In a second aspect of the invention, a system is provided. The system includes a speech recognition component configured to receive speech input and produce a recognition output, and a text-to-speech component. The speech recognition component is further configured to recognize a common dialog cue included within the speech input or within input from a second source, and perform an action corresponding to the recognized common dialog cue, the action including bypassing a speech dialog application to communicate with the text-to-speech component.

In a third aspect of the invention, a machine-readable medium having instructions for at least one processor recorded thereon is provided. The machine-readable medium includes instructions for receiving speech input at a speech recognition component and producing a recognized output, instructions for recognizing a common dialog cue from the received speech input or input from a second source, and instructions for performing an action corresponding to the recognized common dialog cue. The instructions for performing the action further include instructions for sending a communication from the speech recognition component to the speech generation component while bypassing a dialog application.

In a fourth aspect of the invention, a system is provided. The system includes means for receiving speech input at a speech recognition component and producing a recognized output, means for recognizing a common dialog cue from the received speech input or input from a second source, and means for performing an action corresponding to the recognized common dialog cue. The means for performing an action corresponding to the recognized common dialog cue further includes means for sending a communication from the speech recognition component to the speech generation component while bypassing a dialog application.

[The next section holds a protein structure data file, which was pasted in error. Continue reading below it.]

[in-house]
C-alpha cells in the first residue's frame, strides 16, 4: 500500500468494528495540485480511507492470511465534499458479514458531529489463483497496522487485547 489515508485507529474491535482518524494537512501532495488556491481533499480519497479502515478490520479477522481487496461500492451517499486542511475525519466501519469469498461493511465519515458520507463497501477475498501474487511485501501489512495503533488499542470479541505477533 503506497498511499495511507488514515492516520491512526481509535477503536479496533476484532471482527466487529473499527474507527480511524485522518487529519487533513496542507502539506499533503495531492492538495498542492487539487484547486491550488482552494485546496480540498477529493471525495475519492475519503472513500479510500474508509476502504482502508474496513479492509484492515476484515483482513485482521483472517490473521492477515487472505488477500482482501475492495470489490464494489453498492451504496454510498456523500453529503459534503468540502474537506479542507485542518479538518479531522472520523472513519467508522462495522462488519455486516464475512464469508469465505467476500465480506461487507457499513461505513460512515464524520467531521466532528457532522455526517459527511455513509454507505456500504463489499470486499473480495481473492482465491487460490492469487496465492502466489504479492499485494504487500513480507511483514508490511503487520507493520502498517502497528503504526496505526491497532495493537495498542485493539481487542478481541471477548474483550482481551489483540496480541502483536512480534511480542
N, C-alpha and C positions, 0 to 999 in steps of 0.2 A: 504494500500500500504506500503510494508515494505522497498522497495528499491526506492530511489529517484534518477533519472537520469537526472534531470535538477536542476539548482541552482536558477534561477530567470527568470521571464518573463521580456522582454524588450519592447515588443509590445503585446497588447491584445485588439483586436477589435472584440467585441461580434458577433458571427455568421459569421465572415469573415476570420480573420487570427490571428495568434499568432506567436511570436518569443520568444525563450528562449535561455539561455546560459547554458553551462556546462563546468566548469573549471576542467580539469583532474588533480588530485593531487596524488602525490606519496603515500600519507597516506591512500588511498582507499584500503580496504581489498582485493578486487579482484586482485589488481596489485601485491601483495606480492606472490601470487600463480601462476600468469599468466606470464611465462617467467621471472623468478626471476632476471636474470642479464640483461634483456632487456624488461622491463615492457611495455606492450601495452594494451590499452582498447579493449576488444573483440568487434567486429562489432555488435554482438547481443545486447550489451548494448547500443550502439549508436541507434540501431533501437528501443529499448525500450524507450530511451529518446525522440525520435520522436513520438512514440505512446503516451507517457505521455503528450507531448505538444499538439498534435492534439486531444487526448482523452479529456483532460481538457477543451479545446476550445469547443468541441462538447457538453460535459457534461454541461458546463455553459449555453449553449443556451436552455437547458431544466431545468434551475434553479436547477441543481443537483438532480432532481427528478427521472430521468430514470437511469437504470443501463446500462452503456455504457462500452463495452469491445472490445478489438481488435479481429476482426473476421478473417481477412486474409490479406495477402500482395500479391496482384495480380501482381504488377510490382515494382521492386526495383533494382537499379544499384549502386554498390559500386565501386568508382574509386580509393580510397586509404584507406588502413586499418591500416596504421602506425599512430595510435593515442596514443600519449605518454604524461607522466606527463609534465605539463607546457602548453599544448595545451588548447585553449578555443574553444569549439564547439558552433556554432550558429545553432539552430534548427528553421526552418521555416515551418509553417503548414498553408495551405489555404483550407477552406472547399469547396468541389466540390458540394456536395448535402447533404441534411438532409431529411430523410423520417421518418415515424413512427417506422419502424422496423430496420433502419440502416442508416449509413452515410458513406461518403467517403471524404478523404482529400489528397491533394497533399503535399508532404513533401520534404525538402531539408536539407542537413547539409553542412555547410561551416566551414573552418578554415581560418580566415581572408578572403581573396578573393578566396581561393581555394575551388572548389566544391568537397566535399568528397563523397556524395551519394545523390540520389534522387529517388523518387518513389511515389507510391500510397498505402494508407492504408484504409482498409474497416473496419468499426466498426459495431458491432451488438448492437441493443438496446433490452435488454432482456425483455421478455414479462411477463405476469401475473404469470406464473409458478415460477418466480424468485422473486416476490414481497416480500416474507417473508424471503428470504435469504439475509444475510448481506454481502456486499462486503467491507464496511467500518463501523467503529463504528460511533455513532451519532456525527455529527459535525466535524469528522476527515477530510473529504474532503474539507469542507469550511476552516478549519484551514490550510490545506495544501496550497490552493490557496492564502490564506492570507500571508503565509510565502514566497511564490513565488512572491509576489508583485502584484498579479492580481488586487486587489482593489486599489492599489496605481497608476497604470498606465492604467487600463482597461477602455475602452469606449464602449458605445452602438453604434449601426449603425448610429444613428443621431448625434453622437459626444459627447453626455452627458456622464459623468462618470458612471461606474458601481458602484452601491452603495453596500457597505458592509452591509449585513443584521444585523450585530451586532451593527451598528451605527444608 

BRIEF DESCRIPTION OF THE DRAWINGS

In order to describe the manner in which the above-recited and other advantages and features of the invention can be obtained, a more particular description of the invention briefly described above will be rendered by reference to specific embodiments thereof which are illustrated in the appended drawings. Understanding that these drawings depict only typical embodiments of the invention and are not therefore to be considered to be limiting of its scope, the invention will be described and explained with additional specificity and detail through the use of the accompanying drawings in which:

FIG. 1 illustrates an exemplary spoken dialog system consistent with principles of the invention;

FIG. 2 illustrates an exemplary system that may be used to implement one or more components of the system of FIG. 1;

FIG. 3 is a high level flowchart that illustrates exemplary processing in implementations consistent with the principles of the invention; and

FIGS. 4-6 are flowcharts that illustrate exemplary processing in different implementations consistent with the principles of the invention.

DETAILED DESCRIPTION OF THE INVENTION

Various embodiments of the invention are discussed in detail below. While specific implementations are discussed, it should be understood that this is done for illustration purposes only. A person skilled in the relevant art will recognize that other components and configurations may be used without parting from the spirit and scope of the invention.

Exemplary Spoken Dialog System